As if tweeting “quarentinis 🍸” a week before doctors will begin to triage care and prioritize younger patients’ access to ventilators isn’t enough, why not start a hashtag quarentinis podcast? And if you’re already staying in, you might as well start a podcast called Staying In, which is an actual thing that the couple Emily V. Gordon and Kumail Nanjiani did, billing themselves as “uniquely qualified to lead you through this forced quarantine situation.” Why? Because they already worked from home. It’s hard to tell if the couple’s podcast was a repurposed “work from home” project that they pivoted to “pandemic from home,” or if it was an organic idea that one of them had while doing the dishes. (To add to the confusion, the show’s accompanying photograph includes a startlingly smug raised eyebrow from Nanjiani, as if to say, “What, me cash in on a global crisis?”)
And the books. Oh my god, the books. Marie Kondo herself just issued a volume on working from home, and what better time for it to drop than a global quarantine? Let’s organize all our things so everything will be neat and tidy when the global economy crashes. Somehow, Slavoj Žižek already has an entire book on COVID-19 for you to buy and leave untouched until you’re “in the mood for some Žižek” (never). His publisher boasts that Žižek is “uniquely qualified” (again!) in this crisis, asking, “Who better than the supercharged Slovenian philosopher, Slavoj Žižek to uncover the deeper meanings of coronavirus, marvel at its mind-boggling paradoxes, and speculate on the profundity of its consequences, all in a manner that will have you sweating profusely and gasping for breath?” (Presumably gasping for breath at his incredible writing, and not because the virus has co-opted your immune system inciting a cytokine storm, your lungs filling with white blood cells attacking your own body as well as the lethal virus.)
Zizek’s author photo looks like his son Bam just woke him up with an airhorn pic.twitter.com/N8nihHS54u— PAPPADEMAS (@PAPPADEMAS) March 24, 2020
There is a plausible deniability to these endeavors. Such creators can justify their properties as either necessary to deal with the pandemic, or necessary to assuage their fans’ pesky quarantine cabin fever. While the government views the economy and human lives on a diametrically opposed scale, there is a class of creative that aims to “speak to the times.” (You may recall that the comfortably bored people who believe this to be true were the same ones saying, “Now, more than ever, we need comedians,” after Trump got elected.) It’s as if post-9/11 New York nostalgia has returned, morphing from the worst is behind us; we must be brave to the worst has yet to come, but also things are the worst now and were equally bad before this; we must be brave. Both rely on a self-important sense of personal responsibility to tackle an issue largely out of our hands. And, similarly, both provide the crisis for the government to swoop in with increasingly strict regulations in the name of personal and public safety, which, if you’ve gone through a TSA line in the past 19 years, you know are hard to rescind once normalized.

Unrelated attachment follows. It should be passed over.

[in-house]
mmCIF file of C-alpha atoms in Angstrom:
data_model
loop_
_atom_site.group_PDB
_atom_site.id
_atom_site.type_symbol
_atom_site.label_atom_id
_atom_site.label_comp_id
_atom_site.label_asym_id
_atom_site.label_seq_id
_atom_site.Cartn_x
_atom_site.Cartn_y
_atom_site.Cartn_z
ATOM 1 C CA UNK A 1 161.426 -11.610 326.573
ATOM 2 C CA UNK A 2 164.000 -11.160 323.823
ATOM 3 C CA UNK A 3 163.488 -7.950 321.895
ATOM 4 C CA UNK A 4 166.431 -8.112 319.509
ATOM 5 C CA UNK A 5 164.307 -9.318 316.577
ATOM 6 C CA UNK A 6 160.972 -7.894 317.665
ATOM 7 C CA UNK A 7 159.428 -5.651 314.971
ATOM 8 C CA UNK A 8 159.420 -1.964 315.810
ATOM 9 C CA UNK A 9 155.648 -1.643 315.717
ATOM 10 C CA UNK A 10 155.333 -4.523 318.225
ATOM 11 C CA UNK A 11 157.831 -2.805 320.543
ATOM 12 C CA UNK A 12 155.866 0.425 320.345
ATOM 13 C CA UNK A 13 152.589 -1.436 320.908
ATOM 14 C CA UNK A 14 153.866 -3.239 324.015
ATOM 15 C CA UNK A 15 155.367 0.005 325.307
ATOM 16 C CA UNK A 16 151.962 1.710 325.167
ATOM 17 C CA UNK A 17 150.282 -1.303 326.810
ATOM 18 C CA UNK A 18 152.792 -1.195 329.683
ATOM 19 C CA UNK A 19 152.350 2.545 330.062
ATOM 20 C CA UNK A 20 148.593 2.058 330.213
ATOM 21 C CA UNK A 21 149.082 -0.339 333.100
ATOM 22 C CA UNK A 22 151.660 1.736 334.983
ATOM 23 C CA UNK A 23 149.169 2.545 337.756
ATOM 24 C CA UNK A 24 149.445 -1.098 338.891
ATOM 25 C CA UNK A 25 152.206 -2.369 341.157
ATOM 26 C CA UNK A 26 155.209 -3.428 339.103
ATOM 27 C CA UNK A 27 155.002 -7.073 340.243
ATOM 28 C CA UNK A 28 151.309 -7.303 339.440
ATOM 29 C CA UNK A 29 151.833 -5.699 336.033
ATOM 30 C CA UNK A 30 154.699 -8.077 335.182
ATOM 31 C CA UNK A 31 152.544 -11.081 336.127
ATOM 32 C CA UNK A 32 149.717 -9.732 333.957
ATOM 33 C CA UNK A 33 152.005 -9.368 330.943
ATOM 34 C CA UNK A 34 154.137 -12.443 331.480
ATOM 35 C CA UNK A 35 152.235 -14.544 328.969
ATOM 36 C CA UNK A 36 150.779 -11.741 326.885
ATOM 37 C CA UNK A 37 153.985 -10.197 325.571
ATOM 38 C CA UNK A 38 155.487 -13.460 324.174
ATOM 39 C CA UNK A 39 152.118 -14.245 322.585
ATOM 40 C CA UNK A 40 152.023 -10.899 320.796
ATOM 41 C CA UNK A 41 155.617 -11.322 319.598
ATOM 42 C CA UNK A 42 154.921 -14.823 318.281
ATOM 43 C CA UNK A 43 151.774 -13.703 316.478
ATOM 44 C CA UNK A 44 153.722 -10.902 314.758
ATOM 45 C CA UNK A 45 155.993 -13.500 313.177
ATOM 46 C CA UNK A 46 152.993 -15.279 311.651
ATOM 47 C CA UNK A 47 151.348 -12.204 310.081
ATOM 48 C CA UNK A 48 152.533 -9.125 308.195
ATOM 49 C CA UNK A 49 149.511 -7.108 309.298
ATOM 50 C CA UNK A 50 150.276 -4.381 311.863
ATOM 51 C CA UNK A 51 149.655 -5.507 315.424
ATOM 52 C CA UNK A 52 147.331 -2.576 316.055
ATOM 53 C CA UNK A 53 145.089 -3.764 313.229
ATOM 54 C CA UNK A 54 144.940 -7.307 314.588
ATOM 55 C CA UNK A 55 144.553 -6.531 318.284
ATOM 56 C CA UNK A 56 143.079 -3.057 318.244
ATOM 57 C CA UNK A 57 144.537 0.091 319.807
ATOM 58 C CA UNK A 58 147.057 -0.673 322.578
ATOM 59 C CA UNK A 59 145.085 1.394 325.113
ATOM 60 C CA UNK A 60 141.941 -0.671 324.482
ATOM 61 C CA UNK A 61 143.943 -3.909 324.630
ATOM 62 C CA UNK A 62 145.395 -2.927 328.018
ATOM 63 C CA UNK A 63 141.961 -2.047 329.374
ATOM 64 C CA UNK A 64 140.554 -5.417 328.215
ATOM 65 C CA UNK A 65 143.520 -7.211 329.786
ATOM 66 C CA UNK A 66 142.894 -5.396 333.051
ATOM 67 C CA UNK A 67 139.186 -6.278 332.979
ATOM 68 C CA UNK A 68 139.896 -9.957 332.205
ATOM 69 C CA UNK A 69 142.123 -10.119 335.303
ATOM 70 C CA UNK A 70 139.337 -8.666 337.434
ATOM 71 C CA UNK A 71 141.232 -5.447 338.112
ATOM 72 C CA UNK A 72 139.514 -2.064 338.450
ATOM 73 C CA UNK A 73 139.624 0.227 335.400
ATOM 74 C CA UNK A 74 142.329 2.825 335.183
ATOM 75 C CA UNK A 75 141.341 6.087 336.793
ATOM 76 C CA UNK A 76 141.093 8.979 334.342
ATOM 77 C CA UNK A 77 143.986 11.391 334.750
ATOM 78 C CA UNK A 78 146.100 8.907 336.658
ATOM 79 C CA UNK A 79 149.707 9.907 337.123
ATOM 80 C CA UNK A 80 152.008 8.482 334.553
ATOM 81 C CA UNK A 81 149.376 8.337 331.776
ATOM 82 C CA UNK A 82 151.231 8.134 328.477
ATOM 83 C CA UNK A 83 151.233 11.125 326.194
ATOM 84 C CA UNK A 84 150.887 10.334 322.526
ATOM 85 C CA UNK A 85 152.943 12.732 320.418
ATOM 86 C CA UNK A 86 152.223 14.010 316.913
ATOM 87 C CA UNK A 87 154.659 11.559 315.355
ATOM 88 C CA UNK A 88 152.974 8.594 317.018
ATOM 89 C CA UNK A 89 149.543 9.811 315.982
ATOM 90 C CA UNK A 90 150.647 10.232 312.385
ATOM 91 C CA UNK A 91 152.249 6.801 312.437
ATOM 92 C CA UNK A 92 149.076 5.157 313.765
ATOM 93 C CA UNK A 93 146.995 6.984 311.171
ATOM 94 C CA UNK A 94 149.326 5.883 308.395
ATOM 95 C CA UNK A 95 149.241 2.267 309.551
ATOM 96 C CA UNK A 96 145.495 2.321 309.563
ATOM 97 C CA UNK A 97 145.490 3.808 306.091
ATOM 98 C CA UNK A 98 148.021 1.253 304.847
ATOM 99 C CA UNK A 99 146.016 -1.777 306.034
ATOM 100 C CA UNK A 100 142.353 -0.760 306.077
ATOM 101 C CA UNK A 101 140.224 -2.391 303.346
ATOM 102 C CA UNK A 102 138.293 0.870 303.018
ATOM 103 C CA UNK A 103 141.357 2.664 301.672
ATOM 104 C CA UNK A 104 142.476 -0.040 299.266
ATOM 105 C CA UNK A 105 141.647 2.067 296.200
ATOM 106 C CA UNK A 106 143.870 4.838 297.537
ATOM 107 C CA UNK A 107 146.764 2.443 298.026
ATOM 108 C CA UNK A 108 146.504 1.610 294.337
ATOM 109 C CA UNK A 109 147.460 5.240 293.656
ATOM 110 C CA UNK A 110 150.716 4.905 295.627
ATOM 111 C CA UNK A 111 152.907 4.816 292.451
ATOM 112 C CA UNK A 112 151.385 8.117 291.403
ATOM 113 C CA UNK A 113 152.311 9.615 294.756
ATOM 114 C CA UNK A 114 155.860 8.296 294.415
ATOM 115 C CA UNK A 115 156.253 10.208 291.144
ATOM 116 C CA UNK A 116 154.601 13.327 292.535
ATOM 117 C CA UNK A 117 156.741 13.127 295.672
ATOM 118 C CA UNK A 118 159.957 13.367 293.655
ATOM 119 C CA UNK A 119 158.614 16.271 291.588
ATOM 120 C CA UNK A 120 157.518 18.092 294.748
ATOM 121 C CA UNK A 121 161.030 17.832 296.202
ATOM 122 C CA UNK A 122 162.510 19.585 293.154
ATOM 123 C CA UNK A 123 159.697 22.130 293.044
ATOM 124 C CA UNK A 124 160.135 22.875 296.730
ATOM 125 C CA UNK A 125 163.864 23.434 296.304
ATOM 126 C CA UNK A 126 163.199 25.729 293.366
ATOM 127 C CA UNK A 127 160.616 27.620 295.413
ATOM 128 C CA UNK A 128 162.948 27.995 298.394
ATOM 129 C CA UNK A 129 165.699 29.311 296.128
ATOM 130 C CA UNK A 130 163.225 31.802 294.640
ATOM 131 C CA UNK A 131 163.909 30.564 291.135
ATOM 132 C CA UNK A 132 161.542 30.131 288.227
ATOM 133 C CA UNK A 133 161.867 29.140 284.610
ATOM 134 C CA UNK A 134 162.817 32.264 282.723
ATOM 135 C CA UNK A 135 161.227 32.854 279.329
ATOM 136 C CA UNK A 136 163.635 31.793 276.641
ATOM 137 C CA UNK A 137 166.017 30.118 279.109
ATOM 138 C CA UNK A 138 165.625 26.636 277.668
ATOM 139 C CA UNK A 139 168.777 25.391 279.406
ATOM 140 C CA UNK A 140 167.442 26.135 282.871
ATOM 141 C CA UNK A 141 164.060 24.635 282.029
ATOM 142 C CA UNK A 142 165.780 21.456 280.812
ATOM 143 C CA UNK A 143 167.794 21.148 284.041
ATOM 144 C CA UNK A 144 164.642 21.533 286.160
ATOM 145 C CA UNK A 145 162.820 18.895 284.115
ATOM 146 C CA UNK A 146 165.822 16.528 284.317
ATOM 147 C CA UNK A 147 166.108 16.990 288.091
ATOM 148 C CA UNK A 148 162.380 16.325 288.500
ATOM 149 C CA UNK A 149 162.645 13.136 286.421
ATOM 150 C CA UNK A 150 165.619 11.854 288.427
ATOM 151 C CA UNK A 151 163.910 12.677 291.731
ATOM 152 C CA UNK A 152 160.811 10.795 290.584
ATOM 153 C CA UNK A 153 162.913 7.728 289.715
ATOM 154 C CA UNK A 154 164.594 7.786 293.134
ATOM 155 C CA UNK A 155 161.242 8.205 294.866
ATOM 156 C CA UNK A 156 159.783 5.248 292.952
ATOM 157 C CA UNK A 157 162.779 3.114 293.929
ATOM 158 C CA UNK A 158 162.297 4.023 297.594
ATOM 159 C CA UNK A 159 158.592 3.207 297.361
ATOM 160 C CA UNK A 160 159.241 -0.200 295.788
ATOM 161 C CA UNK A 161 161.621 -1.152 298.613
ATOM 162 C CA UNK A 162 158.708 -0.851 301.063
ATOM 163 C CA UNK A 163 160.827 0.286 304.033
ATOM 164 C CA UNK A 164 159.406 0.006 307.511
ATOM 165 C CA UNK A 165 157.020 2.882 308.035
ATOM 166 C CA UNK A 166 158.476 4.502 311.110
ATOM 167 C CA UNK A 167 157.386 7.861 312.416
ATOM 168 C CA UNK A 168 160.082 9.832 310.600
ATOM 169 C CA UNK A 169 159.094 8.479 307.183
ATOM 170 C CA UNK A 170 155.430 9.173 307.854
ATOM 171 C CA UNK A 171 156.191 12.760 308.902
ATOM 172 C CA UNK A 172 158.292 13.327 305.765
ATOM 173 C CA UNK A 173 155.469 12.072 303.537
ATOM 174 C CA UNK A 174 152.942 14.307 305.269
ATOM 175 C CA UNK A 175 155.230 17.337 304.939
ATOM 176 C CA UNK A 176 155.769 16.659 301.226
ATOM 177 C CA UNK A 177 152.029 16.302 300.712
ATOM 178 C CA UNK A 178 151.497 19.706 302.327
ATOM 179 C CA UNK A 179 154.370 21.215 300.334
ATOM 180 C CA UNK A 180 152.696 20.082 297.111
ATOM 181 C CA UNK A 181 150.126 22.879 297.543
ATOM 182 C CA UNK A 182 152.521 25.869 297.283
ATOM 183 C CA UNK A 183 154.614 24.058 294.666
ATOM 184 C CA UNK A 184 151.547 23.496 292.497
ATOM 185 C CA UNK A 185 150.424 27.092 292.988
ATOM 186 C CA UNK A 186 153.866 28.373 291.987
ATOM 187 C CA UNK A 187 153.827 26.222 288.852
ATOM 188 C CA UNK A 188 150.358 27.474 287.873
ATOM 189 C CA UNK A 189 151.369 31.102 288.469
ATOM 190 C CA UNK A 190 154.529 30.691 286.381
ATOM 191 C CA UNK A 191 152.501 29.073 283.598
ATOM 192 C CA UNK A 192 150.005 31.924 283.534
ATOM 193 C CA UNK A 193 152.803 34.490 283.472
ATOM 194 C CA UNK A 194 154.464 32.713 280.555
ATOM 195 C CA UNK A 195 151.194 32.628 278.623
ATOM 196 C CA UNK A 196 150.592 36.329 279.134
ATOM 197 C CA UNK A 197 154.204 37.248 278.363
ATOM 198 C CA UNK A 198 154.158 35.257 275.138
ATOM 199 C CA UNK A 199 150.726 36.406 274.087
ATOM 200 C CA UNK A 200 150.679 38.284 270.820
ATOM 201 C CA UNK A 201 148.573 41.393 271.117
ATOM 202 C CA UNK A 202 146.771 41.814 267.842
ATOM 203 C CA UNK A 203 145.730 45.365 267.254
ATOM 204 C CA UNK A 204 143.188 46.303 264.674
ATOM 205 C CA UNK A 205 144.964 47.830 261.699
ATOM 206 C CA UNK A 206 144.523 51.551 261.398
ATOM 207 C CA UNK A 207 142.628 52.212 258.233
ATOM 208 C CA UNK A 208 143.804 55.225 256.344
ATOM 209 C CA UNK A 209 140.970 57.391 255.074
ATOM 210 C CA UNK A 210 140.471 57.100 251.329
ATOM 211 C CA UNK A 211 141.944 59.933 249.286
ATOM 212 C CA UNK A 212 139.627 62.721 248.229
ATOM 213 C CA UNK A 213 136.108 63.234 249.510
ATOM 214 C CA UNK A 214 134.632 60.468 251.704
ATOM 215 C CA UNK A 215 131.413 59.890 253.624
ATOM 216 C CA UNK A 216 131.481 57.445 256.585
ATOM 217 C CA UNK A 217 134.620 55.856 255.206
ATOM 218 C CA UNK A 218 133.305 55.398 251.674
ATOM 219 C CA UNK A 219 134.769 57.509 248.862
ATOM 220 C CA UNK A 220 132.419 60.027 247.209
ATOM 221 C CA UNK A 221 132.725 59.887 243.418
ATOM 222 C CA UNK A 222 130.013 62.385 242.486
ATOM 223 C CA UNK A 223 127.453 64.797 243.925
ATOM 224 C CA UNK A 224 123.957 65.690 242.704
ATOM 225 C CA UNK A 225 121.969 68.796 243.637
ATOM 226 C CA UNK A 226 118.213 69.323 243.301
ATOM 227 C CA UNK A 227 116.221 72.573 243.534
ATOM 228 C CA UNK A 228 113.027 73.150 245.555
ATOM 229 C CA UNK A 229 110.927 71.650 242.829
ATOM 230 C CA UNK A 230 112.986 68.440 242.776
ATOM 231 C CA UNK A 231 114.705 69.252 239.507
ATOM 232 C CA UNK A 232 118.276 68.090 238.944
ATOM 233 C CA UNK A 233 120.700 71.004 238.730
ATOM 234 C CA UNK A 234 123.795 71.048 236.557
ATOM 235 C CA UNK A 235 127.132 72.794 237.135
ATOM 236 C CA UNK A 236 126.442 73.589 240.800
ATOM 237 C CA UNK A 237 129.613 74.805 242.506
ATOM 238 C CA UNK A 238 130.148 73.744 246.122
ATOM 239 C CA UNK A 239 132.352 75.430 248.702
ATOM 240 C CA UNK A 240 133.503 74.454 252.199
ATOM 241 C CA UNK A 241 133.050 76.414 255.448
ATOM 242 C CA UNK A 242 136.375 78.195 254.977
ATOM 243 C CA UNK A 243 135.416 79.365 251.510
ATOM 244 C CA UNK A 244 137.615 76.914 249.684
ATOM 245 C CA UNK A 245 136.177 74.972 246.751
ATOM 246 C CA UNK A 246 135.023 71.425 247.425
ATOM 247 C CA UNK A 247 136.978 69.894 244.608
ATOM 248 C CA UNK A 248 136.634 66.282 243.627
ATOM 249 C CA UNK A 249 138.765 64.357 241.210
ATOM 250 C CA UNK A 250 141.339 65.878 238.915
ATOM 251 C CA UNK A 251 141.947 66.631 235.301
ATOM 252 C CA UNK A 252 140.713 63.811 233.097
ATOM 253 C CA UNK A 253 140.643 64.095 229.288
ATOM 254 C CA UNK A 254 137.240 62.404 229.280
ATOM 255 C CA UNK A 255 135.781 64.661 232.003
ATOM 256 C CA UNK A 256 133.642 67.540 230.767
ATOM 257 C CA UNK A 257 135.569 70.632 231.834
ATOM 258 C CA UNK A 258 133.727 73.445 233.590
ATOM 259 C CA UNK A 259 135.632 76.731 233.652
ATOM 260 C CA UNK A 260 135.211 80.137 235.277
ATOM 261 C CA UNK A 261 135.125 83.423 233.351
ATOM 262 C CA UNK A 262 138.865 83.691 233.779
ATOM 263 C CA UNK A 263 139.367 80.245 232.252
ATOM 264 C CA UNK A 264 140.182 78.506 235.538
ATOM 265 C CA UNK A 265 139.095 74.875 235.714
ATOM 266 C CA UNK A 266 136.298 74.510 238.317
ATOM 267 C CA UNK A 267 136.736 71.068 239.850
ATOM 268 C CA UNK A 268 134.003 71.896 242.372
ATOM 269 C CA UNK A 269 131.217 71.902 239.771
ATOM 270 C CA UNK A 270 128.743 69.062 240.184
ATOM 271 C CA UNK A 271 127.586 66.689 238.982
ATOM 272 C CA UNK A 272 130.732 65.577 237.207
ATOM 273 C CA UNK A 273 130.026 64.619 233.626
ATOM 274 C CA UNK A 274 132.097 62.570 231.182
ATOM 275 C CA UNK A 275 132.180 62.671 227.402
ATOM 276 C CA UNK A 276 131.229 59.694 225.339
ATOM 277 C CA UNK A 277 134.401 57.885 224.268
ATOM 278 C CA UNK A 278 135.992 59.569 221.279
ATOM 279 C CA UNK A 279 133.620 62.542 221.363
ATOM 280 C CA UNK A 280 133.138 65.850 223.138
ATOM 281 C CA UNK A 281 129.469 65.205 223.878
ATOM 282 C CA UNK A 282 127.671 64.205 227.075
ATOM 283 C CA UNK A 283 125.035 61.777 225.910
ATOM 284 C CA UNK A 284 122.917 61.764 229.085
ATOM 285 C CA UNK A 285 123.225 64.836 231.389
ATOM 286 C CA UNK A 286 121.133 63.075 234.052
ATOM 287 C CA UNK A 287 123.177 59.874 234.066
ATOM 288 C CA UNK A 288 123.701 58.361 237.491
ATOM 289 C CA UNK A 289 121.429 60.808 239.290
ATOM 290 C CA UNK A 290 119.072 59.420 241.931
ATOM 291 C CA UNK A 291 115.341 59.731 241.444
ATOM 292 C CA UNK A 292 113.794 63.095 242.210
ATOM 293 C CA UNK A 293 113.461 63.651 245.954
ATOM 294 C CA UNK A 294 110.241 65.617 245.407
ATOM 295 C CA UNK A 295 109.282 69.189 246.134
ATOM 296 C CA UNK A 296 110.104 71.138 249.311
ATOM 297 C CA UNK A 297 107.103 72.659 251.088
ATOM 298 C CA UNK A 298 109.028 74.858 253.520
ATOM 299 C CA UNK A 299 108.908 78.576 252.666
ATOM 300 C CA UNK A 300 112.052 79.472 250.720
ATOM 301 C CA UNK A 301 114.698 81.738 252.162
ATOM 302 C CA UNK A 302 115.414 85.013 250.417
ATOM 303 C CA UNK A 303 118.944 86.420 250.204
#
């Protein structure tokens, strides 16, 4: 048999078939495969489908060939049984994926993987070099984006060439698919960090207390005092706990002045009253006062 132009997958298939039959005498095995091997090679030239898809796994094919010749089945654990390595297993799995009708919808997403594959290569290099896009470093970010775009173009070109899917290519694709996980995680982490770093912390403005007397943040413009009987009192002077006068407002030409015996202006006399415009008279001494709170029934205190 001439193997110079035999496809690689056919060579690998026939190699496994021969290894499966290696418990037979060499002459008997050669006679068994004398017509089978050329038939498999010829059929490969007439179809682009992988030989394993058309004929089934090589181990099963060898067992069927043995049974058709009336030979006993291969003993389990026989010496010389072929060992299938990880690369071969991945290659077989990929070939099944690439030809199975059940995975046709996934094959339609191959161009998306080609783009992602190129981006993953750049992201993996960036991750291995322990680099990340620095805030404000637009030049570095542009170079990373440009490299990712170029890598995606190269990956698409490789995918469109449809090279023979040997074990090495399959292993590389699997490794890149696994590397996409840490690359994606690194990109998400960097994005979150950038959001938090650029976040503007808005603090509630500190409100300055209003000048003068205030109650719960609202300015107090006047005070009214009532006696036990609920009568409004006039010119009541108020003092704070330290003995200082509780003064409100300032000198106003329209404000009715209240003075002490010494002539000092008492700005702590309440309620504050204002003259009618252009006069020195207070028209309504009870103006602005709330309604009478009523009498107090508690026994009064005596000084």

Ahem. More than ever before, the internet is highlighting the disparity between our experiences. While hospitals surge and convention centers transition into wards, The Strategist coined the term “Self-Isolation Splurge.” We know we’re on unequal playing fields.
The best thing I have seen online recently is this video showing shoplifters taking their bounty and creating brown-bagged kits of sandwiches and hand sanitizers that they freely distribute to rough sleepers from a comfortable distance. Mutual aid projects have sprouted up to take care of the vulnerable, and I have witnessed a wellspring of energy devoted to how to get through this together. While we do need to be staying the fuck home, there is a difference between civic-minded nobility and ordering your quarentinis to-go from the essential service worker of your local dive bar. In this moment, the internet offers stark examples of the exponential distance between our experiences. From Jennifer Lopez and Alex Rodriguez showing off their Parasite-esque backyard to the front-facing-camera videos of nurses begging us to stay home, there is yet again, a split between the comfortable and the afflicted.